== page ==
Graph Theory
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If you already know what a binary tree is, but not a general tree, then pay close attention, because binary trees are not just the special case of general trees with degree two. I use the definition of a tree from the textbook, but bear in mind that other definitions are possible. Definition. A tree consists of a (possible empty) set of nodes. If it is not empty, it consists of a distinguished node r called the root and zero or more nonempty subtrees T1, T2, …, Tk such that there is a directed edge from r to each of the roots of T1, T2, …, Tk.Definition. A forest is a collection of trees. You can always create a tree form a forest by creating a new root node and making it the parent of the roots of all of the trees in the forest. Conversely, if you lop off the root of a tree, what is left is a forest. I assume that you are familiar with the terminology of binary trees, e.g., parents, children, siblings, ancestors, descendants, grandparents, leaf nodes, internal nodes, external nodes, and so on, so I will not repeat their definitions here. Because the definitions of height and depth may vary from one book to another, I do include their definitions here, using the ones from the textbook. Definition. A path from node n1 to node nk is a sequence of nodes n1, n2, …, nk such that ni is the parent of ni+1 for 1 ≤ i < k. The length of a path is the number of edges in the path, not the number of nodes. Because the edges in a tree are directed, all paths are “downward”, i.e., towards leaves and away from the root. The height of a node is the length of the longest path from the node to any of its descendants. Naturally the longest path must be to a leaf node. The depth of a node is the length of the path from the root to the node. The root has depth 0. All leaf nodes have height 0. The height of a tree is the height of its root. The degree of a node is the number of children of the node. The degree of a tree is the maximum degree of the degrees of its nodes. The tree on the next page has height 3 and degree 5. Need Writing Help?Get feedback on grammar, clarity, concision and logic instantly. Check your paper »How to Cite this Page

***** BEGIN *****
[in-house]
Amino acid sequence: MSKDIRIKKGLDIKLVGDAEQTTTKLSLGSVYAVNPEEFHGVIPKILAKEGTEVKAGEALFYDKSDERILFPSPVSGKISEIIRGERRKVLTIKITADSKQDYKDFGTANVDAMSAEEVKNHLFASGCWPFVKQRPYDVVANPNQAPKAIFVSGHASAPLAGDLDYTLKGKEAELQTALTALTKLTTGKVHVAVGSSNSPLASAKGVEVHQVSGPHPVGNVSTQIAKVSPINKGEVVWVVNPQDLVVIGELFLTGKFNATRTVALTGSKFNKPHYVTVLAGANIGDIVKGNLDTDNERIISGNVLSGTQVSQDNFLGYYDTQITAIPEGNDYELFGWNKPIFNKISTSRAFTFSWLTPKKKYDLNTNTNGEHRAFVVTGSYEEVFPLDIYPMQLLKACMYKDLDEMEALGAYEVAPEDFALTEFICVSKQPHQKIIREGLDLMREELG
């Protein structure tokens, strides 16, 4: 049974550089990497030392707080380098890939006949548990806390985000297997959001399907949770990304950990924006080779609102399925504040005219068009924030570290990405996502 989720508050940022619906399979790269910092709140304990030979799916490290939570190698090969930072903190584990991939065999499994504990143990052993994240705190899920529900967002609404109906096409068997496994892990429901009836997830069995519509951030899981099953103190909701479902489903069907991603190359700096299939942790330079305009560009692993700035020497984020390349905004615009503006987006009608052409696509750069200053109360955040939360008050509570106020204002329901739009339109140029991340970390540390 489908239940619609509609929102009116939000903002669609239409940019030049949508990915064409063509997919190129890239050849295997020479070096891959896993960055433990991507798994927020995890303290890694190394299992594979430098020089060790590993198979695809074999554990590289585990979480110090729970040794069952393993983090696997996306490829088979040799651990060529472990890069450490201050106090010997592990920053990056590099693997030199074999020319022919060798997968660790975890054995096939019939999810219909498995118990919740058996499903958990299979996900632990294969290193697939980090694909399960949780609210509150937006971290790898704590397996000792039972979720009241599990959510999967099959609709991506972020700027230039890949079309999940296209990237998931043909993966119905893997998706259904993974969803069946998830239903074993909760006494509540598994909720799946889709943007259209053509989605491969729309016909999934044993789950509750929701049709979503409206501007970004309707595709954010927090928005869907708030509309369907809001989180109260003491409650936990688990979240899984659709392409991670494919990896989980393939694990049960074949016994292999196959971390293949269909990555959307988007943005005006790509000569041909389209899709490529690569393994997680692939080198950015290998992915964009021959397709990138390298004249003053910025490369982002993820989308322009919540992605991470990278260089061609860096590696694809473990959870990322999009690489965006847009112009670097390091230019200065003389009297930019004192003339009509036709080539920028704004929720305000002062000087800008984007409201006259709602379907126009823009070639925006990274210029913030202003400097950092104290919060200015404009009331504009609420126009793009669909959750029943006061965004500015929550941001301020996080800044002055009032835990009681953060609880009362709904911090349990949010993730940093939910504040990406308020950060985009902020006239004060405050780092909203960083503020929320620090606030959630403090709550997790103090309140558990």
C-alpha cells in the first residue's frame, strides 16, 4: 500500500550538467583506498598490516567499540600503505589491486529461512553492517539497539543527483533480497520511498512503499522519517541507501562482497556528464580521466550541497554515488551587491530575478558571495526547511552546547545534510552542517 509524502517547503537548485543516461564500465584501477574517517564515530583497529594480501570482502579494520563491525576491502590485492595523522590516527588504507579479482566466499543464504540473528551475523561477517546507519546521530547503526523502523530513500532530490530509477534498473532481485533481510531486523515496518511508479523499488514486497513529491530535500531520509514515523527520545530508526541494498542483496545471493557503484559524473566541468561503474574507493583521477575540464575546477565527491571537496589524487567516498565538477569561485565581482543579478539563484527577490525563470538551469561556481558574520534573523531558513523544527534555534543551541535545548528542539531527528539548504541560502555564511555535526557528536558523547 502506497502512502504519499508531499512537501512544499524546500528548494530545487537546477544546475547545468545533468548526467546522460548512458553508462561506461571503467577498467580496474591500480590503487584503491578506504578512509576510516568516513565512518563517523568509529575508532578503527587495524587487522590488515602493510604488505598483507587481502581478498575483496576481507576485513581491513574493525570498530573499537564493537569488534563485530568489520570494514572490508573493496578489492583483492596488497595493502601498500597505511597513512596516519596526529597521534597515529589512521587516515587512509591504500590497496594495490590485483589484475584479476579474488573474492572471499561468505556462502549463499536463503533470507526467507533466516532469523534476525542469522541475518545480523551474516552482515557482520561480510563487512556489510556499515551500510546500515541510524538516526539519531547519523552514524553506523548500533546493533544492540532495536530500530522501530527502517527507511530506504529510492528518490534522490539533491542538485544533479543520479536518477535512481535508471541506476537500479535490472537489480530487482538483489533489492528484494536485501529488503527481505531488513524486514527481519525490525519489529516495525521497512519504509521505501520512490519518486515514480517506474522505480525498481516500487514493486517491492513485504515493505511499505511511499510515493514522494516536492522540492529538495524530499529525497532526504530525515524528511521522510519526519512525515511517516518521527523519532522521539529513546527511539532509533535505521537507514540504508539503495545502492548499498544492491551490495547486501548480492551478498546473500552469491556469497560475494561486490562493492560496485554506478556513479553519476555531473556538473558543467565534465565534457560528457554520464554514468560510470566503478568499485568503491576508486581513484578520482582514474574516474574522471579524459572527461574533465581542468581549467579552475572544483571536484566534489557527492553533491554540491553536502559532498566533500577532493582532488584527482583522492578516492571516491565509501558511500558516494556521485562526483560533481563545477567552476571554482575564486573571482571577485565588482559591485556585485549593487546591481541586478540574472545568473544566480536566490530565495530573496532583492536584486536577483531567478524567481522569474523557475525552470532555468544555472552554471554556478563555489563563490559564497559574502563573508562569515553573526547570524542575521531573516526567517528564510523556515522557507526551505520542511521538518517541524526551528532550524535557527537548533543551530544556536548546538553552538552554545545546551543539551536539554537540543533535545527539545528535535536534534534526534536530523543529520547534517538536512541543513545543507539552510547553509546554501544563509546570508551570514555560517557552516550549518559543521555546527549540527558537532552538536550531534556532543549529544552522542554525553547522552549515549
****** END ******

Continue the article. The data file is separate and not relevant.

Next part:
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It is not hard to see that a tree with N nodes must have N1 edges because every node except the root has exactly one incoming edge. How many edges are in a forest with N nodes and K trees? Applications of General Trees A general tree is useful for representing hierarchies in which the number of children varies. • In a file system, a node represents each file, and if the file is a directory, then it is an internal node whose children are the files contained in the directory. Some file systems do not restrict the number of files per folder, implying that the number of children per node is varying and unbounded. • In computational linguistics, as sentences are parsed, the parser creates a representation of the sentence as a tree whose nodes represent grammatical elements such as predicates, subjects, prepositional phrases, and so on. Some elements such as subject elements are always internal nodes because they are made up of simpler elements such as nouns and articles. Others are always leaf nodes, such as nouns. The number of children of the internal nodes is unbounded and varying. • In genealogical software, the tree of descendents of a given person is a general tree because the number of children of a given person is not fixed. Spanning Trees Given a connected graph G, a spanning graph of G that is a tree is called a spanning tree. A spanning tree for an undirected graph G = (V,E) is a graph G’ = (V,E’) such that G’ is a tree. In other words, G’ has the same set of vertices, but edges have been removed from E so that the resulting graph is a tree. This amounts to saying that G’ is acyclic. If G is directed, it means that cycles have been removed. Since a tree with V vertices has V1 edges, to generate a spanning tree of a connected graph G having V vertices and E edges we must delete all but (V1) edges from the G. We cannot do that randomly because it has to be a tree which is acyclic and connected. We must delete E(V1) = EV+1 edges, none of which is a bridge. A graph G can have several spanning tree. Removal of any single edge from a spanning tree causes the graph to be unconnected. For any spanning tree T of graph G, if an edge e that is not in T is added, a cycle is created. And also see one thing if we add any edge from ~G, we will also create a cycle. Minimum Spanning Trees A spanning tree is minimum if there is no other spanning tree with smaller cost. If the graph is unweighted, then the cost is just the number of edges. If it has weighted edges, then the cost is the sum of the edge weights of the edges in the spanning tree. An example of an application of spanning trees is for finding the least wiring to wire the electrical connections in a building. A weighted graph and one of its minimum spanning trees: Figure 1 Figure 2 A relatively simple algorithm for finding a minimum spanning tree is Kruskal’s Algorithm. It is a greedy algorithm in that it always tries to find the best solution at each step. Not all greedy approaches work. Here it does. It uses the UnionFind algorithm from Chapter 8. Kruskal’s Algorithm The strategy of this algorithm is continually to select the edges in order of smallest weight and accept an edge if it does not cause a cycle. The idea is to start out with a forest in which each vertex is a tree by itself. Then look for the edge with least weight and connect its two vertices into a tree with two vertices. Find the next smallest weight edge and connect the two vertices together if they are not already in a tree together. If they are in the same tree, then adding this edge would form a cycle, so the edge should not be added. If we continue this process until there is just one tree, then this tree will be minimum cost because the edges were added in order of ascending cost. The algorithm treats the trees like sets of vertices. To form a new tree the union operation is used. A disjoint set ADT is used to represent the vertices. A heap is used for picking the minimum edge at each step. Kruskal’s Algorithm void kruskal() { int edgesAccepted; DisjointSet s(NUM_VERTICES ); PriorityQueue h( NUM_EDGES ); Vertex u,v; SetType uset, vset; Edge e; readGraphIntoHeapArray(h); h.buildHeap(); edgesAccepted = 0; while ( edgesAccepted < NUM_VERTICES –1 ) { h.deleteMin( e ); // assume e = (u,v) uset = s.find(u); vset = s.find(v); if ( uset != vset ) { // add the edge edgesAccepted++; s.union(uset, vset); }}} The algorithm takes roughly O(E log V ) time. Figure 3 shows action of Kruskal’s algorithm on graph G. Edge Weight Action (V1,V4) 1 Accepted (V6,V7) 1 Accepted (V1,V2) 2 Accepted (V3,V4) 2 Accepted (V2,V4) 3 Rejected (V1,V3) 4 Rejected (V4,V7) 4 Accepted (V3,V6) 5 Rejected (V5,V7) 6 Accepted Figure 3 Figure 4 KDeficient Vertices of spanning Trees A vertex v in a spanning tree T of graph G is called kdeficient if its degree satisfies the equation deg G(v) – deg T(v) = k. The integer k is called the deficiency of vertex. If k = 0, v is a degree preserving vertex that is deg G(v) = deg T(v). Observe that for any kdeficient vertex of a nontrivial tree T, we have k<= ^(G) 1, since deg T(v) > 0. KDeficient Vertices Theorem 3.3 Let G be a connected graph on n vertices and q edges. Then the sum of the deficiencies of the vertices of any spanning tree of G is 2(qn+1). Proof Let T be a spanning tree of G. Since the deficiency of a vertex v e V(T) is deg G(v) – deg T(v), the sum of the deficiencies of the vertices of T may be obtained by adding the degrees of the vertices in G and then subtracting the sum of the degrees in T. We know that the sum of the degrees of the vertices in G is 2q. Since T has n1 edges, the sum of the degrees of the vertices in T is 2(n1). The difference is 2q2(n1) = 2(qn+1). Real life application of spanning trees Suppose that a county needs to build a passenger railroad to serve its eight major towns. Joining all (8:2) pairs of town directly would be too expensive and wasteful; railroad tracks would clutter the county. Using spanning tree we are able to design the rail system in such a way that, using the system a person can travel from each of the eight towns to any of the others. It will be cost effective and efficient.